Q1. What were you like when you were younger?
I would say I was a strange child. At nine, I wanted to be Dr. King. I wanted to make history. I realize this might come off as arrogant, but I was a sensitive child who could not understand injustice and mistreatment of anybody. While I couldn’t articulate it, very early on I knew I wanted to be involved in civil rights, human rights. When I say I wanted to make history, it wasn’t about personal fame but a desire to make a difference. When the “I have a Dream” speech played each year, I was awestruck every time. I wanted to help realize the dream. I wanted to a lawyer, teacher, writer or activist- any vocation that would allow me to serve others. I have been interested in social justice, diversity, multiculturalism and the arts my entire life.
Well, I think I just made it pretty clear who was one of the earliest influences on me. Others would include Shirley Chisholm, Barbara Jordan and Benazir Bhutto. Each of these political figures dared to speak and act on their convictions. I quote Chisholm a lot because her actions and ideas resonate with how I try to live. When I was in eighth grade, my social studies teacher gave me a biography of Barbara Jordan. Ms. Jordan was a force to be reckoned with. She spoke her mind and a Black woman out of Texas? Do I need to say more? Bhutto believed so much in her country and its right to be a free democracy she was willing to die for it. She remained politically active knowing it could cost her life and it did. That is courage and conviction.
The foot soldiers of grassroots of organizations are folks you can’t google even if I shared their names. I will name an organization that matters to me, and that is Alternatives For Girls. It’s where I run the library. The work AFG does is important and we need all the support we can get. The agency provides outreach services, prevention services and houses a shelter for at risk girls in the city of Detroit.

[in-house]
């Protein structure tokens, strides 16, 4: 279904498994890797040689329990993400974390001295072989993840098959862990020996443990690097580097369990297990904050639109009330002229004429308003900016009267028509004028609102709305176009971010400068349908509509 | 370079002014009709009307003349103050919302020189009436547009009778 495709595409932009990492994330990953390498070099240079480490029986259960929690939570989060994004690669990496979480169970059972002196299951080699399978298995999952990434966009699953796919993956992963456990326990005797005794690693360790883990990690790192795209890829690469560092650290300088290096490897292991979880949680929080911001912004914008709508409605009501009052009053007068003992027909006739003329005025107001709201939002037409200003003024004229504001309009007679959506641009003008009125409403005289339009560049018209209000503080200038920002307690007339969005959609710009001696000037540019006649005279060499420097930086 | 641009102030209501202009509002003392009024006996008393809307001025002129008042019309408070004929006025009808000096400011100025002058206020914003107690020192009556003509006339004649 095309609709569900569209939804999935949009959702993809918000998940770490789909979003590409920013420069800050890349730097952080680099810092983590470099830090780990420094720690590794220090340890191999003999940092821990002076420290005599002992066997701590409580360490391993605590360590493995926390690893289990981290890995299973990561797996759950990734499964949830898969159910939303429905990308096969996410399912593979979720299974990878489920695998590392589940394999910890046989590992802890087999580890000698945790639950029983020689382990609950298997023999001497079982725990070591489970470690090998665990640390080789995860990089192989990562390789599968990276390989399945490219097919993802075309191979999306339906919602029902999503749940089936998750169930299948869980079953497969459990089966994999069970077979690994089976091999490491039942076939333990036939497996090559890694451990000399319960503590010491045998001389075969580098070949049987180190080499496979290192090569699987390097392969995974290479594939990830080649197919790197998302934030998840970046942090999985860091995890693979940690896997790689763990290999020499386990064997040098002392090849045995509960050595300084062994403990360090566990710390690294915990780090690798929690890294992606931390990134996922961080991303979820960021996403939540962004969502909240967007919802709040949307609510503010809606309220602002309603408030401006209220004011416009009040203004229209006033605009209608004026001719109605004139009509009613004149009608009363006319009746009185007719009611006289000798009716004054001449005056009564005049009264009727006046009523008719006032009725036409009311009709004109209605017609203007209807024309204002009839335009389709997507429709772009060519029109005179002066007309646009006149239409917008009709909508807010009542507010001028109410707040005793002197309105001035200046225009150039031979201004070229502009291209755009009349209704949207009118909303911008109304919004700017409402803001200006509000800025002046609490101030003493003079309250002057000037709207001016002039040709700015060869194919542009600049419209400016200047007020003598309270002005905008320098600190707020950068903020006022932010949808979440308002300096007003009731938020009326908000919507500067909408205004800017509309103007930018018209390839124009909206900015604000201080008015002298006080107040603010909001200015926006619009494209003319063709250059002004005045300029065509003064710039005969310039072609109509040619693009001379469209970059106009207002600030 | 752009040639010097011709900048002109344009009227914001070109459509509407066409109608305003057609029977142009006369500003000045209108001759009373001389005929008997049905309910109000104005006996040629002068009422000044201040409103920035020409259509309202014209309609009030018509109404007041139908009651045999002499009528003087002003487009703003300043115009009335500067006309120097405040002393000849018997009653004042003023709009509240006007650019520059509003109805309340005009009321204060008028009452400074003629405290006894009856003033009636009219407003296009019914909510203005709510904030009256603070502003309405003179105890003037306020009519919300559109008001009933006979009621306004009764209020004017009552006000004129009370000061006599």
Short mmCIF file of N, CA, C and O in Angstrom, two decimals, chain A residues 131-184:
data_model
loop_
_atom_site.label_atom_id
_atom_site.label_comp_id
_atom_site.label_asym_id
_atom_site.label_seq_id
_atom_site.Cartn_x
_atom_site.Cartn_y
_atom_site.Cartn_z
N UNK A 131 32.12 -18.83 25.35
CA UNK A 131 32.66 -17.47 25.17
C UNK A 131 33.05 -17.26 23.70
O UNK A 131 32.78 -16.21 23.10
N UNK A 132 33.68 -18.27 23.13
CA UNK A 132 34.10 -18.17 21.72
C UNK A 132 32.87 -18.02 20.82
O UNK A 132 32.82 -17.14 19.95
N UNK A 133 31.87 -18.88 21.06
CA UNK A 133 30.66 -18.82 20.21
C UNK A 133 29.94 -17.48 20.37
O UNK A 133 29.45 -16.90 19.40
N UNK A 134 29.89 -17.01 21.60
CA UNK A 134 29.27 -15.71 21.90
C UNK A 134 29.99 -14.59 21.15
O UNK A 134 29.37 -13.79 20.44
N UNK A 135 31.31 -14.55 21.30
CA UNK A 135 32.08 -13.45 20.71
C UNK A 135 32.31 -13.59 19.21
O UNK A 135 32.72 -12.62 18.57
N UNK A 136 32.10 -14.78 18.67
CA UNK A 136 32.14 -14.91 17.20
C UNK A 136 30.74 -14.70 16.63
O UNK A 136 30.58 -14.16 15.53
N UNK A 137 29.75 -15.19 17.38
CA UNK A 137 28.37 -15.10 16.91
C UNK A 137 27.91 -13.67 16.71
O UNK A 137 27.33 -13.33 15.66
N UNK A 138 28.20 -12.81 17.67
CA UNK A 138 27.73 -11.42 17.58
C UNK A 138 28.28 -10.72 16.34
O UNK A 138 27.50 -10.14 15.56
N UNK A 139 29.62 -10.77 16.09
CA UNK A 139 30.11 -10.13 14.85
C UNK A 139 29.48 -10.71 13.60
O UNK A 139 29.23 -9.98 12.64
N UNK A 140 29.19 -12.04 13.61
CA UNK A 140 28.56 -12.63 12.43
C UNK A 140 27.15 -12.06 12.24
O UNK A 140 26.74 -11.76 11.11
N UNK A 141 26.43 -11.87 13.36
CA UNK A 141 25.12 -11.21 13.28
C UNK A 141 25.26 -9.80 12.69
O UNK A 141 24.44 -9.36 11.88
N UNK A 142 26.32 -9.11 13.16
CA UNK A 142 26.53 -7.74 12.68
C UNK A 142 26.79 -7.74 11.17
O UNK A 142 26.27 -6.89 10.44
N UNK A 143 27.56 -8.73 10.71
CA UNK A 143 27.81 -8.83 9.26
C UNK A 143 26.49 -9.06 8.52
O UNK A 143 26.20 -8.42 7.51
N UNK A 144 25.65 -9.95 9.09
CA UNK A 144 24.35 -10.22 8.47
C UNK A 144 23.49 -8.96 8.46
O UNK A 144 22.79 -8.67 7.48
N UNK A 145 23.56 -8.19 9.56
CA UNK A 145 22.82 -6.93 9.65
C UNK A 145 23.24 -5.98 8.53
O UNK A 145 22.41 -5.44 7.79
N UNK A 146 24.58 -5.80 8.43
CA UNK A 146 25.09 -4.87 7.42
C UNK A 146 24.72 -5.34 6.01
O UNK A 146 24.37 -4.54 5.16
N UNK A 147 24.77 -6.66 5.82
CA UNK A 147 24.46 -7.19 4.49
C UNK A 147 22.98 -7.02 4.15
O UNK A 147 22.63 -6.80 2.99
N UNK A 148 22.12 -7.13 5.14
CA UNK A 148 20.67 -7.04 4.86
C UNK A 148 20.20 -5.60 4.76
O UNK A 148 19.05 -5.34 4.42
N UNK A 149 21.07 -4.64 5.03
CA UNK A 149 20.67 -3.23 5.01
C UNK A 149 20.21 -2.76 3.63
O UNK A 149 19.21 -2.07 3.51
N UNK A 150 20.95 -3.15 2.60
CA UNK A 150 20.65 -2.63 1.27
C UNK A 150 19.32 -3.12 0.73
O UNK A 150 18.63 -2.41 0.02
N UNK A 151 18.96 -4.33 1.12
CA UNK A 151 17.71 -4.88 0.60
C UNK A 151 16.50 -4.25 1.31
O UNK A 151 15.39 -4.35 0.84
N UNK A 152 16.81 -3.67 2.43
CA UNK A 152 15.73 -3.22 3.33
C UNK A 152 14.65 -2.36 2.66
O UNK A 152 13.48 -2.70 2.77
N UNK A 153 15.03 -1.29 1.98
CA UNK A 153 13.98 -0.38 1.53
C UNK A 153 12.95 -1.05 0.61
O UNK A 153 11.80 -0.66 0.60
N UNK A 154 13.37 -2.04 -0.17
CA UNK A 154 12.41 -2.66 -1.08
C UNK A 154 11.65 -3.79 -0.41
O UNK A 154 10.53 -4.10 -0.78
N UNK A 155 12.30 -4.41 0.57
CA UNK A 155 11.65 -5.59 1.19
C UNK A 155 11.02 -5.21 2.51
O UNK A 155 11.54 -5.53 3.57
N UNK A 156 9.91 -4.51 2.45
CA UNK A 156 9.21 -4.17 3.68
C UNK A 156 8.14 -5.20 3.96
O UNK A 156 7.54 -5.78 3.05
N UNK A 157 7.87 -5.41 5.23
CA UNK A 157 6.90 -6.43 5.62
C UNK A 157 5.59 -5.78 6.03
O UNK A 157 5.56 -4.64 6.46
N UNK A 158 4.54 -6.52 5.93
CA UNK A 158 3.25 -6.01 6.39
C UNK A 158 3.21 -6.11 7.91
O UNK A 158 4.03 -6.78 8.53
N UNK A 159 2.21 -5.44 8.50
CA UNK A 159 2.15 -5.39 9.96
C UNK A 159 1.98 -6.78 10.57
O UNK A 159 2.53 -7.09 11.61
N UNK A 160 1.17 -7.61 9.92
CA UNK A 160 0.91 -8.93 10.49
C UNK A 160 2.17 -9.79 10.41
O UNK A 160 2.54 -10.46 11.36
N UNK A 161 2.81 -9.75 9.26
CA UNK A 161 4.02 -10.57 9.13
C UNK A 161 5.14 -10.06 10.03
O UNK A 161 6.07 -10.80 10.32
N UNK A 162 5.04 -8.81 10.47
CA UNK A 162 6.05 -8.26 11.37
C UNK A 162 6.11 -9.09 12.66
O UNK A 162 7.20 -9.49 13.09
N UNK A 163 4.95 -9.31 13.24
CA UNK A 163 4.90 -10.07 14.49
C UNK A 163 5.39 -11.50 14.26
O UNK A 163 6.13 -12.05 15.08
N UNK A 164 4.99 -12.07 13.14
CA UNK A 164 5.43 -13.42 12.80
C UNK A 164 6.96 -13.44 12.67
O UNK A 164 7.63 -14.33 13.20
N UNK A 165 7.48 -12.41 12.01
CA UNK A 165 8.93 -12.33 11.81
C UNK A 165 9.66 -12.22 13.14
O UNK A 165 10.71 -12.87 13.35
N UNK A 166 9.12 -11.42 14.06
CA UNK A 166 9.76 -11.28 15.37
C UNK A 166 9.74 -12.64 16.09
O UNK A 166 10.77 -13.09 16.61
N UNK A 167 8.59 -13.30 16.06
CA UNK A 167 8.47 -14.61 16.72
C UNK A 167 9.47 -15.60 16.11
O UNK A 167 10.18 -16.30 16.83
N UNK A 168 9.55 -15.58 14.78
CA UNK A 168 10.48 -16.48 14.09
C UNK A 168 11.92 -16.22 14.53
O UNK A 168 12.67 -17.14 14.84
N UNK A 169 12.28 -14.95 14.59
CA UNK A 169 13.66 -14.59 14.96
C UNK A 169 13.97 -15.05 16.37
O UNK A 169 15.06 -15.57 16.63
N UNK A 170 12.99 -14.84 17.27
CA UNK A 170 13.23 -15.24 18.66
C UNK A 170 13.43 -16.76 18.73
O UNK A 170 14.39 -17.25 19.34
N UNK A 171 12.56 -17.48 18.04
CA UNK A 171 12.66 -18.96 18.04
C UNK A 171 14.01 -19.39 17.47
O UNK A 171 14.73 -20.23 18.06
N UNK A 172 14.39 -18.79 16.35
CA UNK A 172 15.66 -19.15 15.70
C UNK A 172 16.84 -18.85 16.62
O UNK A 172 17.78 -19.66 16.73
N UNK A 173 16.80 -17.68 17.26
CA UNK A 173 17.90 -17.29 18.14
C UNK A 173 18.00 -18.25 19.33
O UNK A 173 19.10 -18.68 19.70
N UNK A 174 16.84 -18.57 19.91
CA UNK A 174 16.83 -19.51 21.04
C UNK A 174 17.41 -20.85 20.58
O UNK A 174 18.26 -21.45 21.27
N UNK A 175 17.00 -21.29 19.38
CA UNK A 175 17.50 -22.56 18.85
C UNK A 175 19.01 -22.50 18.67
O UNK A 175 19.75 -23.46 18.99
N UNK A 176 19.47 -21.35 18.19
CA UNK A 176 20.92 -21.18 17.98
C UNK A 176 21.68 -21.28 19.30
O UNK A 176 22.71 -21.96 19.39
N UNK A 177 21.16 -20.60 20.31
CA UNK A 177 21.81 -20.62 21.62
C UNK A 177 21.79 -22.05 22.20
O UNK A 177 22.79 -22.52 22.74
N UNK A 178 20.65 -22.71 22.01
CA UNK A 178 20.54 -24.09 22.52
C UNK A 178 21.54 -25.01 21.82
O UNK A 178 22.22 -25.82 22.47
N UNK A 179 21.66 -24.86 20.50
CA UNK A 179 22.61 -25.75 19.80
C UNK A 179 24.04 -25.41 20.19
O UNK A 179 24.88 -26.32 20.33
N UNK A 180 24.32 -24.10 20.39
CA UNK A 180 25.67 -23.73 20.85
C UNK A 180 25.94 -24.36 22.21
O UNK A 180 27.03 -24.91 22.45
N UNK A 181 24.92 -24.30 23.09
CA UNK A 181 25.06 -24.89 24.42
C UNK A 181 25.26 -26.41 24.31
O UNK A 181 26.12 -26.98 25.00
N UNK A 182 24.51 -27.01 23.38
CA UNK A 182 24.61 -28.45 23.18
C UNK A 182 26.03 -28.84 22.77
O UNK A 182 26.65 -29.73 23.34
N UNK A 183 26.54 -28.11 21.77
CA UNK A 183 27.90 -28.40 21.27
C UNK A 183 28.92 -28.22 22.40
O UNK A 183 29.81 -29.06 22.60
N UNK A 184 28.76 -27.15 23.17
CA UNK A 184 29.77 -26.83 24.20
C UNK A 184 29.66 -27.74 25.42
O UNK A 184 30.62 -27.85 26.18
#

Establish and run my own literary arts for youth nonprofit. Establish a legacy fund for young people.
I’ve been online more than a decade. I’ve witnessed the evolution of communities from listserves to message boards to IM messaging, websites to blogs. I dug my roots online with a black poetry site out of Chicago and a diversity forum based out of Florida. I became a permanent fixture in both communities. You’re not a member unless you are truly active in a community.
Q6. Tell us about your current blogging career and how you got into it.
I started blogging in order to teach Color Online members how to use technology to express their art and views, to inform potential supporters about our efforts and to inform readers about writers that they might not otherwise ever learn about or read.
We are a literary community, so the blogs I read most are literature focused. Color Online is also about community service and activism so I read blogs that promote empowerment and activism. Limiting it to two is really difficult. I check in on average fifteen to twenty blogs daily but if you insist, I recommend Fledgling (BBR #1599)written by Zetta Elliot, a Black feminist, writer and educator. I also read The Bottom of Heaven (BBR #1626) written by Claudia and Frieda, two articulate Black women who focus on Black culture.